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New research by scientists at the University of Southampton, UK, using an imaging technique called episcopic differential interference contrast (EDIC) microscopy, could lead to treatments to prevent biofilm blockages and urinary tract infections experienced by many long-term catheter users.

They say that up to 50 percent of long-term catheter users experience encrustations and subsequent blockages, which can result in pain for the individual and infection.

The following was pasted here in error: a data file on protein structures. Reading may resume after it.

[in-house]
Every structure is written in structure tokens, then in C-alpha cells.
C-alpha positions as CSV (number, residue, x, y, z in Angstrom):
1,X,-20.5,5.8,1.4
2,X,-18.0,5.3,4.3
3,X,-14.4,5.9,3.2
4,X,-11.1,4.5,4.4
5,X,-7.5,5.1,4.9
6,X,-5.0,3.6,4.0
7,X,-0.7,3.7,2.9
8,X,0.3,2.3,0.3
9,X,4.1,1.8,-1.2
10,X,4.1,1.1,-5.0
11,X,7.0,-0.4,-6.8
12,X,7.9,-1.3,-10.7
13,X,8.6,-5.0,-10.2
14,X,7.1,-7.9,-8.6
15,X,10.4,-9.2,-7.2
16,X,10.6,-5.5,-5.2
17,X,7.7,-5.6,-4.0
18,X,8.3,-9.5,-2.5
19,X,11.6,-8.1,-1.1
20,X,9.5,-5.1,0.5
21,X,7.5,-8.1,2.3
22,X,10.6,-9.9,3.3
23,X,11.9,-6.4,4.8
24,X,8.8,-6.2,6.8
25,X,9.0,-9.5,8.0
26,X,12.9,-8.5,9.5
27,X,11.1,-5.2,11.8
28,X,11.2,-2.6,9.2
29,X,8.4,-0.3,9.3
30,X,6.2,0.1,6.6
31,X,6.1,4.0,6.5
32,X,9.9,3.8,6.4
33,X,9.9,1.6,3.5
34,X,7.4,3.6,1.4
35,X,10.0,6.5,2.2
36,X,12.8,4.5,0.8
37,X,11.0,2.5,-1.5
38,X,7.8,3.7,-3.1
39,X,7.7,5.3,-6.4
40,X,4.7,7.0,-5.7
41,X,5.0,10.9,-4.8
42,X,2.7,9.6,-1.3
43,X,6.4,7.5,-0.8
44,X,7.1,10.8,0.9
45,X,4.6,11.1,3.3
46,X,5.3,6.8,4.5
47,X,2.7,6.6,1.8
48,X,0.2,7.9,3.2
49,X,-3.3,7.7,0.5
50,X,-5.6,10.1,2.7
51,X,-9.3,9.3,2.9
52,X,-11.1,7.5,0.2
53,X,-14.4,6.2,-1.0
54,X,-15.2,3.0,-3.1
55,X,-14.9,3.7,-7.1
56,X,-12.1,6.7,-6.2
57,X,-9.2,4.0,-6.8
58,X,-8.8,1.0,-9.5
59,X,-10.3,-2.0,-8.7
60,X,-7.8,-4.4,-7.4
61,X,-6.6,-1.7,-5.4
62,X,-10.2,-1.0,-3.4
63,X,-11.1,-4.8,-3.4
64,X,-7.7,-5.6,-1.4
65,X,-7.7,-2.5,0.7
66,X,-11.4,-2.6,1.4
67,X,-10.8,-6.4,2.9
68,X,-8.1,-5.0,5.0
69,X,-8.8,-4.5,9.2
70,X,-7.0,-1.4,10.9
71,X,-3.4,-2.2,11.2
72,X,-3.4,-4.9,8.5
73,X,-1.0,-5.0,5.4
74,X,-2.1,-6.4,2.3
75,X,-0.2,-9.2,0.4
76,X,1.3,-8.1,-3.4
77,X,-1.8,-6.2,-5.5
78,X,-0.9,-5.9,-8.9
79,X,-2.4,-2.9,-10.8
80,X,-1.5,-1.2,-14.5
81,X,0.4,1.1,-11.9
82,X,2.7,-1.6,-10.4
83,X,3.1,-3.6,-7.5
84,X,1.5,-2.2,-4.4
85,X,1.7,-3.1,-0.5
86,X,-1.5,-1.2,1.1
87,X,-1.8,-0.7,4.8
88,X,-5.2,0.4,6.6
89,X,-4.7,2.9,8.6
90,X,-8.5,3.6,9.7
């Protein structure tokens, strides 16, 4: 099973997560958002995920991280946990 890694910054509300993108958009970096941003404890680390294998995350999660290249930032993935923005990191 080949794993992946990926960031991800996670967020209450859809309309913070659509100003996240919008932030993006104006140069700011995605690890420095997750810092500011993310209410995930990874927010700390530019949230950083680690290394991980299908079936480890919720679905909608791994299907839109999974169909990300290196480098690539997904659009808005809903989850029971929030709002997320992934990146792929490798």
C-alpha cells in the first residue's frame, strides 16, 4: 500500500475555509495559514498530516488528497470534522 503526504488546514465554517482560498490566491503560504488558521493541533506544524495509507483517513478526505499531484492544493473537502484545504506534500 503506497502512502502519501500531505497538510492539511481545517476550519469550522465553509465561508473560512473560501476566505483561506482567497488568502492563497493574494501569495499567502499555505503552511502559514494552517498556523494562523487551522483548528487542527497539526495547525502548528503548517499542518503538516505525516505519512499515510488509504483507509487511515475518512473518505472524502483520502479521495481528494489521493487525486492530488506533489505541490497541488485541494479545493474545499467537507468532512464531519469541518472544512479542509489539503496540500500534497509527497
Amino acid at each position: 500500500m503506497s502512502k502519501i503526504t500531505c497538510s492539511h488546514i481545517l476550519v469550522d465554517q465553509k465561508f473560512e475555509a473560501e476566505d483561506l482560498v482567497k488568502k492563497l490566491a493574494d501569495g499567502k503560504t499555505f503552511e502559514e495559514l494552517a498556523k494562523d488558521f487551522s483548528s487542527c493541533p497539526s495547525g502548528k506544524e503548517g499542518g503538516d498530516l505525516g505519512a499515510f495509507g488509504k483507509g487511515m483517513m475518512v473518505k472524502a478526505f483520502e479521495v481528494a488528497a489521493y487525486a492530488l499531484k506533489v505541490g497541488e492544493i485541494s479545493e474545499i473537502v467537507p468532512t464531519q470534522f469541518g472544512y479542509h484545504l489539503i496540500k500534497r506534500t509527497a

Using EDIC microscopy, the researchers were able to identify four stages of development of crystalline biofilm over a 24-day period on two common catheter materials: silicone and hydrogel latex. They found that the biofilm occurred equally on silicone and hydrogel latex and that the two materials had no effect on the time progression of development.

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